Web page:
Many Technical Strategies Didn't Escape Meltdown -- And Now Lag S&P

The recent struggles of many top fundamental-focused stock-pickers — Warren Buffett, Bill Miller, David Dreman — have been well-documented. But according to Bloomberg, many technical-based stock-selection strategies have also been hammered during the recent bear — and now are significantly lagging the market in the rebound.

“Ever since the Standard & Poor’s 500 Index peaked in October 2007, six of eight [popular technical] strategies — which are supposed to make money whether stocks rise or fall — failed, according to back-testing data compiled by Bloomberg,” write Michael Tsang and Eric Martin. “As the bear market erased $11 trillion from the value of U.S. equities, buy and sell signals from those six technical indicators produced losses of as much as 49 percent, the data show.”

Of the eight systems — stochastics, Bollinger bands, relative strength, commodity channels, parabolic systems, the Williams %R indicator, the directional movement indicator, and the moving average convergence/divergence method — two fared quite well from Oct. 2007 to March 9 of this year, a period in which the S&P 500 lost 56.8%. The directional movement Indicator method produced a 24% gain, while the moving average convergence/divergence method gained 25.9%. The other six methods, however, were down between 24% and 49%.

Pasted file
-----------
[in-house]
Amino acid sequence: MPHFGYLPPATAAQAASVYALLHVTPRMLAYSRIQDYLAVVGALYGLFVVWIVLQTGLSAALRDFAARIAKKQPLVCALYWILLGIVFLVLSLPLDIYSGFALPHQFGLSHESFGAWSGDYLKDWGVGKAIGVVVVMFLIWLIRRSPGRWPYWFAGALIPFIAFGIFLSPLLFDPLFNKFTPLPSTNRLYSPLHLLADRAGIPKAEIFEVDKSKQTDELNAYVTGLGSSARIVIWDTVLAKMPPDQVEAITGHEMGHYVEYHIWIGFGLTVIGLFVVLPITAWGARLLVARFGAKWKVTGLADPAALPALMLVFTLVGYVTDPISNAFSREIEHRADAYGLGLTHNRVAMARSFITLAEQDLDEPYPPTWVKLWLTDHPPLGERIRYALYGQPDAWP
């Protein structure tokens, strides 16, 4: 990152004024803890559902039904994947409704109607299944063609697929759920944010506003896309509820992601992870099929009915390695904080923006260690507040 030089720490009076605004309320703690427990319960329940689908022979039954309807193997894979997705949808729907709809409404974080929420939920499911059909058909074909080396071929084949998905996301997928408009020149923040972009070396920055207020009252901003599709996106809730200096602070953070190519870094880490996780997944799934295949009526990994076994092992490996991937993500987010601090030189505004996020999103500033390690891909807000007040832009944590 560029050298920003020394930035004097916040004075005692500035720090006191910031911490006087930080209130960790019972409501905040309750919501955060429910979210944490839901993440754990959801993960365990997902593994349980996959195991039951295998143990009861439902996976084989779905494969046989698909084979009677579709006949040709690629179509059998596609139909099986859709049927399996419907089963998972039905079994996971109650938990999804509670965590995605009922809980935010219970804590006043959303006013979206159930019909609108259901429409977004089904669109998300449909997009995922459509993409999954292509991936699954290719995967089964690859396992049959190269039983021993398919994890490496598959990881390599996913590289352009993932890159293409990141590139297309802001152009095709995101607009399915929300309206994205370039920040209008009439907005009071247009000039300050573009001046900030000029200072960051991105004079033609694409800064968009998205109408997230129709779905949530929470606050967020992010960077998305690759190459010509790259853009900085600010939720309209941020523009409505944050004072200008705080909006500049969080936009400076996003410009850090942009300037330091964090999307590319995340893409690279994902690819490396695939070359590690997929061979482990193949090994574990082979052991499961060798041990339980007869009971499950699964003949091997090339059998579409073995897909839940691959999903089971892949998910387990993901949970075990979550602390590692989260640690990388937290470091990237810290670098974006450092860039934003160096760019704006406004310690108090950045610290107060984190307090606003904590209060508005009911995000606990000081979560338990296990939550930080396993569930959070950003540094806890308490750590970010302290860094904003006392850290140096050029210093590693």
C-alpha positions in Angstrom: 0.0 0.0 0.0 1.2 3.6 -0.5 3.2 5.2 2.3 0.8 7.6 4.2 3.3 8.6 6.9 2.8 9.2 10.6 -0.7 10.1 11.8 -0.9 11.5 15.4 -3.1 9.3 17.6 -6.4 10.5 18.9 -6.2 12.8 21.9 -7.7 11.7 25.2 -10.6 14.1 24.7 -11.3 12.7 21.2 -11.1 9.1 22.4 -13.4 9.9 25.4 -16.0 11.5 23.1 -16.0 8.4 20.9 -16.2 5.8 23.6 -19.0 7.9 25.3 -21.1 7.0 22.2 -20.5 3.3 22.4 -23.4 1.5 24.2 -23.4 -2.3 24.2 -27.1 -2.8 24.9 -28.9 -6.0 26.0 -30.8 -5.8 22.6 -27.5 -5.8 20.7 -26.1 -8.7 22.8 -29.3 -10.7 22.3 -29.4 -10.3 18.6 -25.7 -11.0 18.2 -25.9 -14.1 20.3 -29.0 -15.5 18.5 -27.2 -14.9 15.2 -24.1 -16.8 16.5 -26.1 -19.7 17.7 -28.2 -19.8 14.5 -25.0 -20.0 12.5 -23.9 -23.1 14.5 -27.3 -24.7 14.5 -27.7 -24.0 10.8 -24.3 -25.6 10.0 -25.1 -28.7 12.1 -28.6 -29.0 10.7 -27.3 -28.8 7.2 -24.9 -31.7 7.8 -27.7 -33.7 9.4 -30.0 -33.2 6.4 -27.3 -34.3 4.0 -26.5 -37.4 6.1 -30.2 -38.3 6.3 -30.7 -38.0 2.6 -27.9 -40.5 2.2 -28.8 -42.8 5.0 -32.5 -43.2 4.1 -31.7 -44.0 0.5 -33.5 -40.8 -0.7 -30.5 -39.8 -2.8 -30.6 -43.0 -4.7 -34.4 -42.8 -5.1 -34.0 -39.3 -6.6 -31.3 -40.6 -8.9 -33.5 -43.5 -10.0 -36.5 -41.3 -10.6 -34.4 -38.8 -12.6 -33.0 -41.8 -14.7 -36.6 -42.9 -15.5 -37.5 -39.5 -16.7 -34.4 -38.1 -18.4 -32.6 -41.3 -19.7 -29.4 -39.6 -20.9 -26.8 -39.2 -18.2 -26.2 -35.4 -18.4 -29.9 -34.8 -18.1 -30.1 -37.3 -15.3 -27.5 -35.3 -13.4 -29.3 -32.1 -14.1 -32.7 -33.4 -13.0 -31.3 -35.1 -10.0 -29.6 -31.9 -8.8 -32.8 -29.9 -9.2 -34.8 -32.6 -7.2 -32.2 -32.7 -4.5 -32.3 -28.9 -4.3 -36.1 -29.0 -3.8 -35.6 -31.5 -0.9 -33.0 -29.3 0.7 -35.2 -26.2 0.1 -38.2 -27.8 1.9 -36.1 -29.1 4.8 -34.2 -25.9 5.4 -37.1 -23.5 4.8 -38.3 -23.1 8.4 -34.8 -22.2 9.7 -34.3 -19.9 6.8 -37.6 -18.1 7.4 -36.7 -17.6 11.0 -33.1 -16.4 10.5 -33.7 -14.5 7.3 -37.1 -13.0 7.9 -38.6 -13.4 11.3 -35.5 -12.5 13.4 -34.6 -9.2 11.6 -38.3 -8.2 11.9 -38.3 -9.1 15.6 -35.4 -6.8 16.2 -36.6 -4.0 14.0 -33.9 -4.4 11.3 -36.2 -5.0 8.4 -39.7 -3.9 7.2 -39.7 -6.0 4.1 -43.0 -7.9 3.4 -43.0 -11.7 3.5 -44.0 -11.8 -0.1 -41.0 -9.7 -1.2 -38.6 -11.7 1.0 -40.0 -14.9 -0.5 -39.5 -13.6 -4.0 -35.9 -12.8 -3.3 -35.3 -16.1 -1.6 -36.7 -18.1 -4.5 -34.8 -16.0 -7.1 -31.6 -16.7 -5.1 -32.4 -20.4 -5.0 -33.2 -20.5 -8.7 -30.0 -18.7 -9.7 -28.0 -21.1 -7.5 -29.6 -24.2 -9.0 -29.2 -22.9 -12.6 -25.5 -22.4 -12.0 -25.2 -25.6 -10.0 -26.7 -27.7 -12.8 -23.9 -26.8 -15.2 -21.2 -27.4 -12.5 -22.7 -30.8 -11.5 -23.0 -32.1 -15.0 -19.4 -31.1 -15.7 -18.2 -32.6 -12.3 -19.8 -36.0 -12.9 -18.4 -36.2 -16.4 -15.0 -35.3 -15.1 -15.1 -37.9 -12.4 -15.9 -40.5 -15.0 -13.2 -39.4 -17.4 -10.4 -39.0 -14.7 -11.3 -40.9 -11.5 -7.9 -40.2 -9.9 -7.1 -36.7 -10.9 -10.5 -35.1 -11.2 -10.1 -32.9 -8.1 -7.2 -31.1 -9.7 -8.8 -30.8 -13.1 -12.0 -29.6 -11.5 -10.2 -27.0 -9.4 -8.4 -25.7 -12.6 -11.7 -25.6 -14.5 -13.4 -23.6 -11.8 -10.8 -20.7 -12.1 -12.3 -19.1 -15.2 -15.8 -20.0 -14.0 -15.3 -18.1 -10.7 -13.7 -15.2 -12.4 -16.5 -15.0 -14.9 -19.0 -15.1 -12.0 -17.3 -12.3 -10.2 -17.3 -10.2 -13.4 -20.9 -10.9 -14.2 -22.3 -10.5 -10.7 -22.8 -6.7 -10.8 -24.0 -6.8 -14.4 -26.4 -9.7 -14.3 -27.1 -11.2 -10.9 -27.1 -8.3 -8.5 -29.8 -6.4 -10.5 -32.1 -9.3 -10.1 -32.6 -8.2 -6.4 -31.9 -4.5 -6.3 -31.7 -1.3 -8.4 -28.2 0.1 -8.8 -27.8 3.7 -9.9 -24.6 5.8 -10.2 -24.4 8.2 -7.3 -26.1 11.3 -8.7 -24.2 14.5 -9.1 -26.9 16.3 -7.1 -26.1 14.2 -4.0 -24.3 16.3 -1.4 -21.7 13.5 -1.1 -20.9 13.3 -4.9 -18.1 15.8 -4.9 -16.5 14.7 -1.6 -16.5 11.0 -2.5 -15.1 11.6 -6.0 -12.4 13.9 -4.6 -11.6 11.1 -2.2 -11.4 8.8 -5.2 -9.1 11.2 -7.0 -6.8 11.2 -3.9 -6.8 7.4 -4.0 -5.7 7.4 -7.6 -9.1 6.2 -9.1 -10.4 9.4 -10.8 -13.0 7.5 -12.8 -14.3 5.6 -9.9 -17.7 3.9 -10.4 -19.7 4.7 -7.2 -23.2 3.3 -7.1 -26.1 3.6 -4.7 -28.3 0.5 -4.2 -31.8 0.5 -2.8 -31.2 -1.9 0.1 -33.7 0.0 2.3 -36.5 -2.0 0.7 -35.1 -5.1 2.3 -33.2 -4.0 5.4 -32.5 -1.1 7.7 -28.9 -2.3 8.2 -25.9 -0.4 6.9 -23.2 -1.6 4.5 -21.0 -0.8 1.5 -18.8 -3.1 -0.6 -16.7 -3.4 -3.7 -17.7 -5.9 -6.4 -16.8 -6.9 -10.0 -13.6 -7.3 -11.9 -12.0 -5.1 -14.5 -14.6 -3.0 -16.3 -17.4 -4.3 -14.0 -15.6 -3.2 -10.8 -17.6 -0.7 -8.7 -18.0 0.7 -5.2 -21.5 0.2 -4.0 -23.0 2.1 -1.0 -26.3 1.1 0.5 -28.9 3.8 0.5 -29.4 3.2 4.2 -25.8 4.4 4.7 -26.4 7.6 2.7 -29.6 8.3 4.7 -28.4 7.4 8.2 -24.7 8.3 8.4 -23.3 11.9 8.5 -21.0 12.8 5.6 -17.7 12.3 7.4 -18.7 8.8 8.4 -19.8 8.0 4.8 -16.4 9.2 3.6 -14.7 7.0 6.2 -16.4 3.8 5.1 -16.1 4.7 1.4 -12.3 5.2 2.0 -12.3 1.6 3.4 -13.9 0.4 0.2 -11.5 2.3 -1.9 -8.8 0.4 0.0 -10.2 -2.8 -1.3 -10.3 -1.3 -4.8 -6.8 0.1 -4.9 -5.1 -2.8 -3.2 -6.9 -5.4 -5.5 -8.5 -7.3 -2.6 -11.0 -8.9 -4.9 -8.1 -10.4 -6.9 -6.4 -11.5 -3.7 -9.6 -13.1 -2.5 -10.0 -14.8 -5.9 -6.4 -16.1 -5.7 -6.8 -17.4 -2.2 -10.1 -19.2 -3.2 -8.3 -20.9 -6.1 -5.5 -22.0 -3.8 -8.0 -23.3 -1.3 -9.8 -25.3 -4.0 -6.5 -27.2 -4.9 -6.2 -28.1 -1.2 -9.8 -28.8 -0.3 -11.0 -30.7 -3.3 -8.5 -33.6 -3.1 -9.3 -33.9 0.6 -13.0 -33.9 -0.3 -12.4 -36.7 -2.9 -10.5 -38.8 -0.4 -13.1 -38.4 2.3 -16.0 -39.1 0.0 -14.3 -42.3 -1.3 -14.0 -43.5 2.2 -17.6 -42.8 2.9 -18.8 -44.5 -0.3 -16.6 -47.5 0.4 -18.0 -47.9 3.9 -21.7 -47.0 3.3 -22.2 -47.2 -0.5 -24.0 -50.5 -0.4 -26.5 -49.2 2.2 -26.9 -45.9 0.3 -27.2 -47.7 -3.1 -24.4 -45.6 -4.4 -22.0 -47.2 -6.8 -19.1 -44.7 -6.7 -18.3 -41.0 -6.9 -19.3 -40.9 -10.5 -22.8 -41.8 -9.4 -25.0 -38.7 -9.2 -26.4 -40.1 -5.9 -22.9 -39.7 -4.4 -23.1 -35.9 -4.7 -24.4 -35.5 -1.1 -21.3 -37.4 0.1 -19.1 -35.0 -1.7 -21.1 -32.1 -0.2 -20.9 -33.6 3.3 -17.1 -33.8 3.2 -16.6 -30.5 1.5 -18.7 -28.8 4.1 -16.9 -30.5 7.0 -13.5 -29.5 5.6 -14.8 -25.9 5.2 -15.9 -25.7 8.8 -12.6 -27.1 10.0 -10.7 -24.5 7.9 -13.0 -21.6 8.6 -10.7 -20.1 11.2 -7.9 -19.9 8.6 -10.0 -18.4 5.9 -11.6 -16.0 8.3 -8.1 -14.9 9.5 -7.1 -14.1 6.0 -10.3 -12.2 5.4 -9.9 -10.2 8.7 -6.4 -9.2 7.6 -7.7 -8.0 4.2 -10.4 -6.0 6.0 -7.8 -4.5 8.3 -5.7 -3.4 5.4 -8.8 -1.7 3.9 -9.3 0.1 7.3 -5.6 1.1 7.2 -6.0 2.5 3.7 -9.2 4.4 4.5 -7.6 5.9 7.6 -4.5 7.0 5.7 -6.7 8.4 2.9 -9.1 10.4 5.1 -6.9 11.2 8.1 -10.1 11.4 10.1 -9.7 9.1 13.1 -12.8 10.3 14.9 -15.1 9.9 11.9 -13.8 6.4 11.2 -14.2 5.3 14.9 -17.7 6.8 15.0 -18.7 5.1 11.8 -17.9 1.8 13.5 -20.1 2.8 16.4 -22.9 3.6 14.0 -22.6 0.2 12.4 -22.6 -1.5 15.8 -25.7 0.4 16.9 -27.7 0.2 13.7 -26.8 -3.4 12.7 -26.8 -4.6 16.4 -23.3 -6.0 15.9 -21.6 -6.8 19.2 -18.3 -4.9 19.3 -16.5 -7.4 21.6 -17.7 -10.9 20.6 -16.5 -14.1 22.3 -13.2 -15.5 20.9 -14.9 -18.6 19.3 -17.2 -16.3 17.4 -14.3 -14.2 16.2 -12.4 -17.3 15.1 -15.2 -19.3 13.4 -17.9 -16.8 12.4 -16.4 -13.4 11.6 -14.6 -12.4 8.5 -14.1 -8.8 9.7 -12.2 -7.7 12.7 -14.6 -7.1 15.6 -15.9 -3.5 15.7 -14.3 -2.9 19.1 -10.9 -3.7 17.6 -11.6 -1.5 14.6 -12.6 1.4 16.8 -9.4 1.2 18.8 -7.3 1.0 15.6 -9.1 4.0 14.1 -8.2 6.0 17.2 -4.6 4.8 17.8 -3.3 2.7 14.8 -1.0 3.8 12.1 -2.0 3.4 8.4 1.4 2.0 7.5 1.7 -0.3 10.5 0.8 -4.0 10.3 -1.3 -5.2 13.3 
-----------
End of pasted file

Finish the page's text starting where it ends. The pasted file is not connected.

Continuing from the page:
From the March 9 low through May 1 of this year, however, the S&P surged almost 30%, while five of the eight timing strategies were in the red, according to Bloomberg. The only method that came close to the S&P’s returns for the period was the relative strength method, which gained about 22%.

When you put the two periods together — starting at the beginning of the bear market in October 2007 and ending on May 1 of this year — six of the eight timing methods lost between 22% and 44%. (The directional movement indicator method and moving average convergence/divergence method were the gainers.) That means most beat the S&P’s 44% loss, which is to be expected in a bear market environment. Technical market-timing strategies tend to fare better than buy-and-hold methods during bear markets, and worse during bull markets. The big question now is whether the timing methods pared losses enough during this bear to overcome the underperformance they may produce in the next bull. Given how much ground they’ve given up in the past two months or so, it doesn’t look too promising for them.

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